The Spectator, Volumes 1, 2 and 3 eBook

This eBook from the Gutenberg Project consists of approximately 3,418 pages of information about The Spectator, Volumes 1, 2 and 3.
charms me wonderfully.  As an Instance of it, I must acquaint you, and by your means the whole Club, that I have lately married one of my Tenants Daughters.  She is born of honest Parents, and though she has no Portion, she has a great deal of Virtue.  The natural Sweetness and Innocence of her Behaviour, the Freshness of her Complection, the unaffected Turn of her Shape and Person, shot me through and through every time I saw her, and did more Execution upon me in Grogram, than the greatest Beauty in Town or Court had ever done in Brocade.  In short, she is such an one as promises me a good Heir to my Estate; and if by her means I cannot leave to my Children what are falsely called the Gifts of Birth; high Titles and Alliances:  I hope to convey to them the more real and valuable Gifts of Birth; strong Bodies, and Healthy Constitutions.  As for your fine Women, I need not tell thee that I know them.  I have had my share in their Graces, but no more of that.  It shall be my Business hereafter to live the Life of an honest Man, and to act as becomes the Master of a Family.  I question not but I shall draw upon me the Raillery of the Town, and be treated to the Tune of the Marriage-Hater match’d; but I am prepared for it.  I have been as witty upon others in my time.  To tell thee truly, I saw such a Tribe of Fashionable young fluttering Coxcombs shot up, that I did not think my Post of an homme de ruelle any longer tenable.  I felt a certain Stiffness in my Limbs, which entirely destroyed that Jauntyness of Air I was once Master of.  Besides, for I may now confess my Age to thee, I have been eight and forty above these Twelve Years.  Since my Retirement into the Country will make a Vacancy in the Club, I could wish you would fill up my Place with my Friend Tom Dapperwit.  He has an infinite deal of Fire, and knows the Town.  For my own part, as I have said before, I shall endeavour to live hereafter suitable to a Man in my Station, as a prudent Head of a Family, a good Husband, a careful Father (when it shall so happen) and as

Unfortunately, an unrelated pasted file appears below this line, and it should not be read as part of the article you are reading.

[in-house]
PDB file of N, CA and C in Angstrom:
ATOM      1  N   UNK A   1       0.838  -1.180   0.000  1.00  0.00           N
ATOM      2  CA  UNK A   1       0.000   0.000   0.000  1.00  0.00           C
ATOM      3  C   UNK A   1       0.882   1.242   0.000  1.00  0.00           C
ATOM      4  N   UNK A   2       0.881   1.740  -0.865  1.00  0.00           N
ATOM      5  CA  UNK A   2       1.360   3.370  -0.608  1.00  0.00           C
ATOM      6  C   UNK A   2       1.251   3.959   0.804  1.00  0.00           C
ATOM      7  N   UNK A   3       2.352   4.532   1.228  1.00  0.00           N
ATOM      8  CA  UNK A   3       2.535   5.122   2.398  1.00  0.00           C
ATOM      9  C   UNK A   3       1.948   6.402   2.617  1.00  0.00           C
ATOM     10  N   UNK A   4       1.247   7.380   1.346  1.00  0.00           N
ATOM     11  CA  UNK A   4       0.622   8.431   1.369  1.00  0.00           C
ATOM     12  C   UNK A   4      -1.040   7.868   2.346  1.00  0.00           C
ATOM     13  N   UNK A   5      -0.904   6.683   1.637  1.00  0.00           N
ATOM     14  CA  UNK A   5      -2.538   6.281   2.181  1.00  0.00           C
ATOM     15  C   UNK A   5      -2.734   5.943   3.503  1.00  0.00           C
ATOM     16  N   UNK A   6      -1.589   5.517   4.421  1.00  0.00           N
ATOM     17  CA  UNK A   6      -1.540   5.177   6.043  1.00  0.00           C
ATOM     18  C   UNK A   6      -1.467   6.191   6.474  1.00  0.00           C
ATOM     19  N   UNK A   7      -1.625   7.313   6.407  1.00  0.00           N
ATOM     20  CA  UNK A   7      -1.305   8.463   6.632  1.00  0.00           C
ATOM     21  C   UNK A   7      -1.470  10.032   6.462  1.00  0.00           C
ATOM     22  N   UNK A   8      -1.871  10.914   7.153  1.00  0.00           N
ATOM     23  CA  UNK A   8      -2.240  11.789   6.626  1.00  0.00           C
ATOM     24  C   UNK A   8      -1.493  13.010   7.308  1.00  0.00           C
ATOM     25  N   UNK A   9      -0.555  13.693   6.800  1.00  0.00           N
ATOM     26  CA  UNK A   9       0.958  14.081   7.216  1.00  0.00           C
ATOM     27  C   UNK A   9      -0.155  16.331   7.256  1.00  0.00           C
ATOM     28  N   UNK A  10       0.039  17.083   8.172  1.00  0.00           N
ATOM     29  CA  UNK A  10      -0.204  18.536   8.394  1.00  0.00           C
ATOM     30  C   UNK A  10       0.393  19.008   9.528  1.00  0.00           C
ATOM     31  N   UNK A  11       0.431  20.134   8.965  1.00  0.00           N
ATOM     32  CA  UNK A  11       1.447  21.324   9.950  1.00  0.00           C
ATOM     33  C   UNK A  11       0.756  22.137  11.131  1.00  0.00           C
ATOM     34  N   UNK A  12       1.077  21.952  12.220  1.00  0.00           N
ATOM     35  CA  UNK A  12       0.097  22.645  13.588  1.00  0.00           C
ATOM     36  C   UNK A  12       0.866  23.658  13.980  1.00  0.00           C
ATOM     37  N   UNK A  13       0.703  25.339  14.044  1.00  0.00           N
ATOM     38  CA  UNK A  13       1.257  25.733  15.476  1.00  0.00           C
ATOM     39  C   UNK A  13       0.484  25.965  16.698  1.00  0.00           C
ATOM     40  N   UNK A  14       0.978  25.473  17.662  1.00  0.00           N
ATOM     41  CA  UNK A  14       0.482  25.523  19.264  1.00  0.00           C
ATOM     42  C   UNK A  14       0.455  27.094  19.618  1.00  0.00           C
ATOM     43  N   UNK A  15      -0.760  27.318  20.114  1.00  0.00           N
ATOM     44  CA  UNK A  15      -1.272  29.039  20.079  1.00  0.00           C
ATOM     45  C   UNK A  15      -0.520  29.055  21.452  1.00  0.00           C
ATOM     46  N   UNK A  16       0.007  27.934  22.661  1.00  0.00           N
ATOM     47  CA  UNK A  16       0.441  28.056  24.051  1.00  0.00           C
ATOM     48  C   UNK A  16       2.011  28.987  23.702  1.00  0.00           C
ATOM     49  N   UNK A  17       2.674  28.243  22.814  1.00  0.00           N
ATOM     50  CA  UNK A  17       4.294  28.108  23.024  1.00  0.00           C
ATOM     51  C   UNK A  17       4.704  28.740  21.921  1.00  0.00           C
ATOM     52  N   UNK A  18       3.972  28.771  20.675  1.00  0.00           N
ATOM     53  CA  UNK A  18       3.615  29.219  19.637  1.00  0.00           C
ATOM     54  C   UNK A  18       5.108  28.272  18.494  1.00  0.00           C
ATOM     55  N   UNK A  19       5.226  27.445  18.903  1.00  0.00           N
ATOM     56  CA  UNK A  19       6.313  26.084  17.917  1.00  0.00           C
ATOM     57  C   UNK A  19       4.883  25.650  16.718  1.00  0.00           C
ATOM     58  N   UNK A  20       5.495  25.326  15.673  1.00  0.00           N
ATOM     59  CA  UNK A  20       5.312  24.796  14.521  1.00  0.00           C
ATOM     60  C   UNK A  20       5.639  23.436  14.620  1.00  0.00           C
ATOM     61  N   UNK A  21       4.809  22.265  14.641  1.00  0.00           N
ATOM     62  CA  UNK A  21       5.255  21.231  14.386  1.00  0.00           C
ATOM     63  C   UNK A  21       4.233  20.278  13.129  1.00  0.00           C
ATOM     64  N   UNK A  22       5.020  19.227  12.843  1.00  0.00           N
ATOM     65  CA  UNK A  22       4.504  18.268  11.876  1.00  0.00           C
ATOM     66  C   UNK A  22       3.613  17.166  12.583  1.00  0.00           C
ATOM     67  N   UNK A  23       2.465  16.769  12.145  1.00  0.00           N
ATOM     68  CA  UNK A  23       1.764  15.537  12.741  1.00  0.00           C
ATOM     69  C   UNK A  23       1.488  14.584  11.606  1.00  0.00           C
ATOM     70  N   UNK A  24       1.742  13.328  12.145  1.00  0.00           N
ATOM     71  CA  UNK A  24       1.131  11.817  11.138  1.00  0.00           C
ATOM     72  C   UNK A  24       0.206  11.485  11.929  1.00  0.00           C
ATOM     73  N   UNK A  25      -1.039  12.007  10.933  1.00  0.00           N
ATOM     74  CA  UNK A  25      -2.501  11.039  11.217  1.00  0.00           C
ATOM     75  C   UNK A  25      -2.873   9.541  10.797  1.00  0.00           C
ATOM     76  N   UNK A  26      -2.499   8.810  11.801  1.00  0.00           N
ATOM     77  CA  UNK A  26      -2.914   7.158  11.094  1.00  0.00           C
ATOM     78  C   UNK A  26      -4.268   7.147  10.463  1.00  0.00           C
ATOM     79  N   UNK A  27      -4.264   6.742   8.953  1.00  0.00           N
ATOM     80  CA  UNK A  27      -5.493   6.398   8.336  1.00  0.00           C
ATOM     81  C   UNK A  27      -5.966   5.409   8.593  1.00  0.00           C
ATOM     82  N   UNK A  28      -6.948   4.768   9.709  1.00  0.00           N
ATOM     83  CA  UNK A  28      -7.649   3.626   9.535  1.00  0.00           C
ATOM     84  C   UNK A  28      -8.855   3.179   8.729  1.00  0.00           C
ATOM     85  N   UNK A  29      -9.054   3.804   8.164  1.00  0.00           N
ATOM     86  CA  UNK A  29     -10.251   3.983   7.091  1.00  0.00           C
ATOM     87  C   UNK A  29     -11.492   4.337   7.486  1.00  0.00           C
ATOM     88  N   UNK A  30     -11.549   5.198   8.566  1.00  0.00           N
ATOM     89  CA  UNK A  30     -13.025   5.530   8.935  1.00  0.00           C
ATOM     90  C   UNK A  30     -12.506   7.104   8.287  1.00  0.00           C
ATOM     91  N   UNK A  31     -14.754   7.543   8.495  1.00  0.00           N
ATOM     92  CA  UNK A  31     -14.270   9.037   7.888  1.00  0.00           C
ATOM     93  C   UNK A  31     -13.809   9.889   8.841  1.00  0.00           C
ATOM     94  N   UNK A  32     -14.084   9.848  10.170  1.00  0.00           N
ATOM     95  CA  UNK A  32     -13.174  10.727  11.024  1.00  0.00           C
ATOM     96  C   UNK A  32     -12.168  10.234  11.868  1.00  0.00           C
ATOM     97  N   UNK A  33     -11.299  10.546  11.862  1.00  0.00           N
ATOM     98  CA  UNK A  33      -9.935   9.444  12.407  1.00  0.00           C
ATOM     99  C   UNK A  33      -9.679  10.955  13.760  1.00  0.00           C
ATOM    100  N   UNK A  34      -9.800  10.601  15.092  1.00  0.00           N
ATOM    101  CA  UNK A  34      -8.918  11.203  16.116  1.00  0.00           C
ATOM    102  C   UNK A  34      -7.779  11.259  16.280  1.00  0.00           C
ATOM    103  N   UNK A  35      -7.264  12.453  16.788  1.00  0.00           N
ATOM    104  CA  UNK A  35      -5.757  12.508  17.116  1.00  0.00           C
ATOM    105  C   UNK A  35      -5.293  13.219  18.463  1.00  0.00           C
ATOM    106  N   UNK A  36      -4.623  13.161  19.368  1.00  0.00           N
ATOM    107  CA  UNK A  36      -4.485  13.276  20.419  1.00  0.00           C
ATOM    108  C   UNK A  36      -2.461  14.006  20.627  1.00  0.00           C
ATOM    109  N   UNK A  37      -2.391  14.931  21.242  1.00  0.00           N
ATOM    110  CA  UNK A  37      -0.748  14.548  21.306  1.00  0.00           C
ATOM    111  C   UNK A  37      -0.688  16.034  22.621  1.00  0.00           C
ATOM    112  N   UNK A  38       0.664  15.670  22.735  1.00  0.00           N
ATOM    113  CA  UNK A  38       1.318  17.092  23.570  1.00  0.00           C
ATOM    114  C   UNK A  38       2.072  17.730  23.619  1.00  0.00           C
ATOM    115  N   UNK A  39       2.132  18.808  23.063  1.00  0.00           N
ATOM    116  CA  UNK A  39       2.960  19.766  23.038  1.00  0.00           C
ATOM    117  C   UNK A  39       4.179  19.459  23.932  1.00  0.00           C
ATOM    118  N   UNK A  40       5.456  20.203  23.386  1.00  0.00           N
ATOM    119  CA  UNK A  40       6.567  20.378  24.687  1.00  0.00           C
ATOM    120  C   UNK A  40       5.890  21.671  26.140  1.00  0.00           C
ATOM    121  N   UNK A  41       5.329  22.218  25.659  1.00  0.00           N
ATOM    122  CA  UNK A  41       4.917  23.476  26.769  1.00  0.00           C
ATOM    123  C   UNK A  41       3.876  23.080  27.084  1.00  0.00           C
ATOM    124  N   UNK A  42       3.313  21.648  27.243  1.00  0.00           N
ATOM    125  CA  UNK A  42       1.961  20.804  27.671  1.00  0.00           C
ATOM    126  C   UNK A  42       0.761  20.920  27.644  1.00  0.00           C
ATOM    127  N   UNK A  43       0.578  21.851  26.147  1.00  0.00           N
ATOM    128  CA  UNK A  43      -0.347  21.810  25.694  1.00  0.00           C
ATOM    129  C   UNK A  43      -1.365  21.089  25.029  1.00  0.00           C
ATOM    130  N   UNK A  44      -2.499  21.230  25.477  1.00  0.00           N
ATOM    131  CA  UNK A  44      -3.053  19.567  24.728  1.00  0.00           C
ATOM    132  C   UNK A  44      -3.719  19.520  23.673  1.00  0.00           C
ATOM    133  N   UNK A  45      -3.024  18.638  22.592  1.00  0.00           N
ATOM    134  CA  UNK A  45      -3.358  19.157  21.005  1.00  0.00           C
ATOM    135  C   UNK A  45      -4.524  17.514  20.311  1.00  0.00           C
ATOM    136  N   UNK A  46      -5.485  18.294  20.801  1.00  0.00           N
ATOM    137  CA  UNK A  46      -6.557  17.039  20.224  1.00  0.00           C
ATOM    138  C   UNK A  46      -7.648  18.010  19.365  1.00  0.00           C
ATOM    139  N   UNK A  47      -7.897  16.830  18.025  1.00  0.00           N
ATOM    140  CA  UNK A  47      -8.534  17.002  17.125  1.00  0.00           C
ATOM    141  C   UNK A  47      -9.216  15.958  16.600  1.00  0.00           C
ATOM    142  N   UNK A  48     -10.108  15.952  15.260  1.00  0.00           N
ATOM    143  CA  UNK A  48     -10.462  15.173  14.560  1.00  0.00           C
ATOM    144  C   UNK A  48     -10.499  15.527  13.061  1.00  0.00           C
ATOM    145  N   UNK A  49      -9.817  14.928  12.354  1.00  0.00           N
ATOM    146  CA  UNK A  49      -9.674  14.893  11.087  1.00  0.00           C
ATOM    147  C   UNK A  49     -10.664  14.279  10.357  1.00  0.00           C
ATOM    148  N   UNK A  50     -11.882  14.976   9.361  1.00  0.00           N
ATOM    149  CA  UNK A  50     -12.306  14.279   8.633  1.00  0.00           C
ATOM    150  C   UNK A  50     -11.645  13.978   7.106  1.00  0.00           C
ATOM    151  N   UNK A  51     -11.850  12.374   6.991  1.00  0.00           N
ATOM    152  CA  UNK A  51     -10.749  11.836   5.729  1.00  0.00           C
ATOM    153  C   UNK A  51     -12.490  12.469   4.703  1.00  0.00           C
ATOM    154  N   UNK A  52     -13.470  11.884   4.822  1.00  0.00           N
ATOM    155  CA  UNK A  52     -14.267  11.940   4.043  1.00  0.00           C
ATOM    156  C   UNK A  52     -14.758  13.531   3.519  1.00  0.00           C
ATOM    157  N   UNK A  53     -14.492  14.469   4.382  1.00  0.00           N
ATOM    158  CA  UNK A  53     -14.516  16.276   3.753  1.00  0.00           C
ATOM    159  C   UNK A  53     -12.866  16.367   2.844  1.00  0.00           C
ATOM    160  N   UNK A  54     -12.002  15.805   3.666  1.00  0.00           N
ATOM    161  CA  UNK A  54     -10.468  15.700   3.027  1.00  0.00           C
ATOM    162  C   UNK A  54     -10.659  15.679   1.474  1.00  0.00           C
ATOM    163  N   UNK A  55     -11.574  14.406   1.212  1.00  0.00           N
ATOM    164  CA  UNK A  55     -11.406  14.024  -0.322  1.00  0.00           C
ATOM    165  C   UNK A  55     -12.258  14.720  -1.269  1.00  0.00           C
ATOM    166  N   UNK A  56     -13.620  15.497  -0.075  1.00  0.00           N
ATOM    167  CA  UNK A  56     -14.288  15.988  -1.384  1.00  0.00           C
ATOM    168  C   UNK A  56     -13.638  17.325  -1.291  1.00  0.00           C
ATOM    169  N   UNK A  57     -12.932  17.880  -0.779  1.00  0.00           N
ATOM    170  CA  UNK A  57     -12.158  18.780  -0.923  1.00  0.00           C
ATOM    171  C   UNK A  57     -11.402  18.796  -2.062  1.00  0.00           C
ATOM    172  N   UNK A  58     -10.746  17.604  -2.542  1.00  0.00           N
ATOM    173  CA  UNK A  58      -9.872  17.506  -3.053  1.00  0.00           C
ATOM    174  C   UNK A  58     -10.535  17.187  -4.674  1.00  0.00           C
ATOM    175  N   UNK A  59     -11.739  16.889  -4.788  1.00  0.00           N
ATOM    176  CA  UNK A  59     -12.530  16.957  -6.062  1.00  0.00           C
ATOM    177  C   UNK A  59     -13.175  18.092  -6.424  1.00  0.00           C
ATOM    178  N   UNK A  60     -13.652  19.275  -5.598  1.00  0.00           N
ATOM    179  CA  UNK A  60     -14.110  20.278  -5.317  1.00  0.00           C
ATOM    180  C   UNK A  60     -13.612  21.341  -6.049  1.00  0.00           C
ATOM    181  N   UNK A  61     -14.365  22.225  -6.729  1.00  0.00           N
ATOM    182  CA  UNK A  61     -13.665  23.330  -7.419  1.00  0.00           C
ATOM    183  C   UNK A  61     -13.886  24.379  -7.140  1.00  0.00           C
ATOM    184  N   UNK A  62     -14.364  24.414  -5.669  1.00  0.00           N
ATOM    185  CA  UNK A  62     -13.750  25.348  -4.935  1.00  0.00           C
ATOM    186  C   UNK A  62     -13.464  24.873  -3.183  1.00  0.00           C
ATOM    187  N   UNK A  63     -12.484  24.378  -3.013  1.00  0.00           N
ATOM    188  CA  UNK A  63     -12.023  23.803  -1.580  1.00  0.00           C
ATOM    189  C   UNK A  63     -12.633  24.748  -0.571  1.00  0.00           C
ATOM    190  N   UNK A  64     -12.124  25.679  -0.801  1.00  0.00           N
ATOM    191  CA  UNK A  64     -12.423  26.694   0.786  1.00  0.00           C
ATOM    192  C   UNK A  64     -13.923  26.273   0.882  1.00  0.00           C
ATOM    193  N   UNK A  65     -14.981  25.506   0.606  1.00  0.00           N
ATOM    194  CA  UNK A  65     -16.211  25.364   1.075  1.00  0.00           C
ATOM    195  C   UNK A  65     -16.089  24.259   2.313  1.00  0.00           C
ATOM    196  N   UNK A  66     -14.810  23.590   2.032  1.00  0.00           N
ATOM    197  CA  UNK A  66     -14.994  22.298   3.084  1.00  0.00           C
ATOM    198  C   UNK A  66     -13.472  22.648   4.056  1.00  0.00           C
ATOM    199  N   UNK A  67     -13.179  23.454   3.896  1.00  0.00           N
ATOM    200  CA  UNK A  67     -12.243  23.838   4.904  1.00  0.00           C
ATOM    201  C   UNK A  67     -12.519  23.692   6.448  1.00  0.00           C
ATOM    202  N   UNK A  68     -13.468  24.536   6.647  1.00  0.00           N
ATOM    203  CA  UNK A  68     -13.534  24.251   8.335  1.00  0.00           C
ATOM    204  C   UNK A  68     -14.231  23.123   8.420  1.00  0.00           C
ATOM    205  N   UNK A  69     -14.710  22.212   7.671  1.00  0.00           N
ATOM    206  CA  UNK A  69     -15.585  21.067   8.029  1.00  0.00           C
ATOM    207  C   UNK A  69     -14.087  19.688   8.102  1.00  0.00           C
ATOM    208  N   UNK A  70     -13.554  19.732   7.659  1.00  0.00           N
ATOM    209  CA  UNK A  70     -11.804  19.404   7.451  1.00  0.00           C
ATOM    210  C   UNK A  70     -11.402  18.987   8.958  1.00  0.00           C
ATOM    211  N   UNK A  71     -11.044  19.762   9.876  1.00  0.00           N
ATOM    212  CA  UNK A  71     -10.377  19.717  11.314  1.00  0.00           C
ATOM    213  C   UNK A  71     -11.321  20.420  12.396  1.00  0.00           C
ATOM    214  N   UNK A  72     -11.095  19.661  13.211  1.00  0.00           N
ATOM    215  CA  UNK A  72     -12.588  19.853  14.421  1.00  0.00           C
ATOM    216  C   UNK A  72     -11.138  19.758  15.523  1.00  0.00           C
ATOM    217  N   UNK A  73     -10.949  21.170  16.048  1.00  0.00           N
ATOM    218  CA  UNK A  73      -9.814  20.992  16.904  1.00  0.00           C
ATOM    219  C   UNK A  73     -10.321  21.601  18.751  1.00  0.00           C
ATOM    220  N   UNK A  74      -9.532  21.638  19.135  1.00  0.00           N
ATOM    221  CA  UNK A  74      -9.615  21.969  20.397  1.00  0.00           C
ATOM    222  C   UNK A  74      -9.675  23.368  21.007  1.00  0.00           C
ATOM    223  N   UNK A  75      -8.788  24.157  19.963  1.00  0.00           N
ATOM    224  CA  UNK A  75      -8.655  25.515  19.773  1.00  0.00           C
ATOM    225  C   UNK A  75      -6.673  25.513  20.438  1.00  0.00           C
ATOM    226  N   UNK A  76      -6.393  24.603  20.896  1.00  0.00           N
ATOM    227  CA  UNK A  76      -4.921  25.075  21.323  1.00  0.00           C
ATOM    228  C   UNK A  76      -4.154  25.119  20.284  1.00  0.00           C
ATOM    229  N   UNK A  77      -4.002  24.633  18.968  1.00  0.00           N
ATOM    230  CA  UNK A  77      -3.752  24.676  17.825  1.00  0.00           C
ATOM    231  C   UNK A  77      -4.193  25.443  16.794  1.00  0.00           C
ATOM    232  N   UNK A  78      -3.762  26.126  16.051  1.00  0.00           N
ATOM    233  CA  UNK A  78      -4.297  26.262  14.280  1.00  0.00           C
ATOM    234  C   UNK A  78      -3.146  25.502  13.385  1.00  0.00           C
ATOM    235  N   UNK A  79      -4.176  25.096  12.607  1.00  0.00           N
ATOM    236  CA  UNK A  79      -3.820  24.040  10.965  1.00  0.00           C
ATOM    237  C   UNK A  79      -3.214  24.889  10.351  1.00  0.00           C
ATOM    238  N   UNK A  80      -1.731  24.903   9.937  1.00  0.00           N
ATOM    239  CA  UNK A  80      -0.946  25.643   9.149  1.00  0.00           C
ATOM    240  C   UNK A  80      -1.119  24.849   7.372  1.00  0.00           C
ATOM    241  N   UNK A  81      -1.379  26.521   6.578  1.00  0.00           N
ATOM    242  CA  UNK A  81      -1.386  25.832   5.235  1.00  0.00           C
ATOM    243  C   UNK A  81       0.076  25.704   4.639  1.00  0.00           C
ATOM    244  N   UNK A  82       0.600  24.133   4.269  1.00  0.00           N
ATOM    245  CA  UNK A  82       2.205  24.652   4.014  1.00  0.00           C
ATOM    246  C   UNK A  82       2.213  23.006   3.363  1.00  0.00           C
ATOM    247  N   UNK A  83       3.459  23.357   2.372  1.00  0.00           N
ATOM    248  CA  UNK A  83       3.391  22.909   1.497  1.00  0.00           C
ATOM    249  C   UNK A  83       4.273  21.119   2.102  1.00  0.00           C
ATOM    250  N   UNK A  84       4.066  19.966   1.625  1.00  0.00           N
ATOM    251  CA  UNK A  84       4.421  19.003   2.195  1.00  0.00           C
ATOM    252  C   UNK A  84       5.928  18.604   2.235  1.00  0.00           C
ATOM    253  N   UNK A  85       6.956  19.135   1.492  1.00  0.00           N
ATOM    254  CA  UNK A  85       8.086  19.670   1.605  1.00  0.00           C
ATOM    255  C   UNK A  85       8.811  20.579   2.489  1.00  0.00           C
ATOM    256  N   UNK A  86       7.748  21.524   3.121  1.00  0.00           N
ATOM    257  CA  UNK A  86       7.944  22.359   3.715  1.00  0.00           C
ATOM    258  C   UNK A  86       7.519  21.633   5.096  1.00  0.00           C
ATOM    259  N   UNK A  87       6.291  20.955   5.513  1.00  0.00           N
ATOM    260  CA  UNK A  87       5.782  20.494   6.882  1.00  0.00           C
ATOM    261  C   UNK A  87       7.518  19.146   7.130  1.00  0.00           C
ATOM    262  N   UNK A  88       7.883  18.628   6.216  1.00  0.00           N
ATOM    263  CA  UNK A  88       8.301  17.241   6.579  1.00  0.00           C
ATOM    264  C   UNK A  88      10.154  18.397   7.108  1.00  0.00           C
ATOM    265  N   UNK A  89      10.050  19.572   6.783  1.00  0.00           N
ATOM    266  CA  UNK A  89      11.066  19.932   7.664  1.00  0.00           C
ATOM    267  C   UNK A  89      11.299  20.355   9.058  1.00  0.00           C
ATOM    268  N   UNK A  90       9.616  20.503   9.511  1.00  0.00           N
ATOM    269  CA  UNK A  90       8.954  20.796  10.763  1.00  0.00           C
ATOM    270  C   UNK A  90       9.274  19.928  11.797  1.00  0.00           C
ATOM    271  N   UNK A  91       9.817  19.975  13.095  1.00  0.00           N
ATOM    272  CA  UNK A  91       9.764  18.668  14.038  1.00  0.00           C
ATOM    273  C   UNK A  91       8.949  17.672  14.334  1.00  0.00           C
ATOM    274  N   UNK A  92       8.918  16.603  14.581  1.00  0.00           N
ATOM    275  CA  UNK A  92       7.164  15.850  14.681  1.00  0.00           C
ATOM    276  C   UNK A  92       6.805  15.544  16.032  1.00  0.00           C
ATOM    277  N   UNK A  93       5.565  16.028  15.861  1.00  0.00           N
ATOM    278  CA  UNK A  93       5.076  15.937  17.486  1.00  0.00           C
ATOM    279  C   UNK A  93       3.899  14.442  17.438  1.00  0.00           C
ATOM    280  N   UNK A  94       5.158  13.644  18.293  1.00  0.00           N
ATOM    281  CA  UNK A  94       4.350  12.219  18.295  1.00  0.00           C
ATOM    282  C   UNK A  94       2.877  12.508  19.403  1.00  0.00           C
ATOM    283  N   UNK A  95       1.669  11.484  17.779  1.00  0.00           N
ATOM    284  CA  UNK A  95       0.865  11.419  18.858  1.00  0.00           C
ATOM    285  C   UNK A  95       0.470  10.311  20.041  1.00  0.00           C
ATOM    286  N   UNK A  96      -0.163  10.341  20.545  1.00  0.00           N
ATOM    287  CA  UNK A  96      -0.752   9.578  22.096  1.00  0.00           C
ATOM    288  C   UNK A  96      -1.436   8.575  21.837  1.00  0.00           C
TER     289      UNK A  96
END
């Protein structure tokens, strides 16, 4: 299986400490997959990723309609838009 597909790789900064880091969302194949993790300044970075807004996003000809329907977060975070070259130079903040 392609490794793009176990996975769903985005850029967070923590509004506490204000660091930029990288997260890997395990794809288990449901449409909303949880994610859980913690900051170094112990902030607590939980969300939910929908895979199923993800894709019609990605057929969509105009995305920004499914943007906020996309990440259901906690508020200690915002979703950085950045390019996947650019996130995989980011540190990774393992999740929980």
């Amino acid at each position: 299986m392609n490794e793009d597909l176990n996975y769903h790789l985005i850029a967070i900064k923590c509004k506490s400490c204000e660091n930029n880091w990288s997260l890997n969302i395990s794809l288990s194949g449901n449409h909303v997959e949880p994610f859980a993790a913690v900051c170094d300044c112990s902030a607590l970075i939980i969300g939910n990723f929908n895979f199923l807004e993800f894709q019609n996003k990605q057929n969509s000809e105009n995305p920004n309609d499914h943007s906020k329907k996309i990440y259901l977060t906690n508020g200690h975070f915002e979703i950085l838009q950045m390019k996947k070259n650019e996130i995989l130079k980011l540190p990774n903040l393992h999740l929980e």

Your most Sincere Friend,
  and Humble Servant



[Footnote 1:  Heartwell in the play of the Old Batchelor.  Addison here continues the winding up of the Spectator by finally disposing of another member of the club.]

[Footnote 2:  [about]]

[Footnote 3:  [the]]

* * * * *

No. 531.  Saturday, November 8. 1712.  Addison.

  ’Qui mare et terras variisque mundum
  Temperat horis: 
  Unde nil majus generatur ipso,
  Nec viget quicquam simile aut secundum.’


Simonides being ask’d by Dionysius the Tyrant what God was, desired a Day’s time to consider of it before he made his Reply.  When the Day was expired, he desired two Days; and afterwards, instead of returning his Answer, demanded still double the Time to consider of it.  This great Poet and Philosopher, the more he contemplated the Nature of the Deity, found that he waded but the more out of his Depth; and that he lost himself in the Thought, instead of finding an End of it. [1]

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The Spectator, Volumes 1, 2 and 3 from Project Gutenberg. Public domain.
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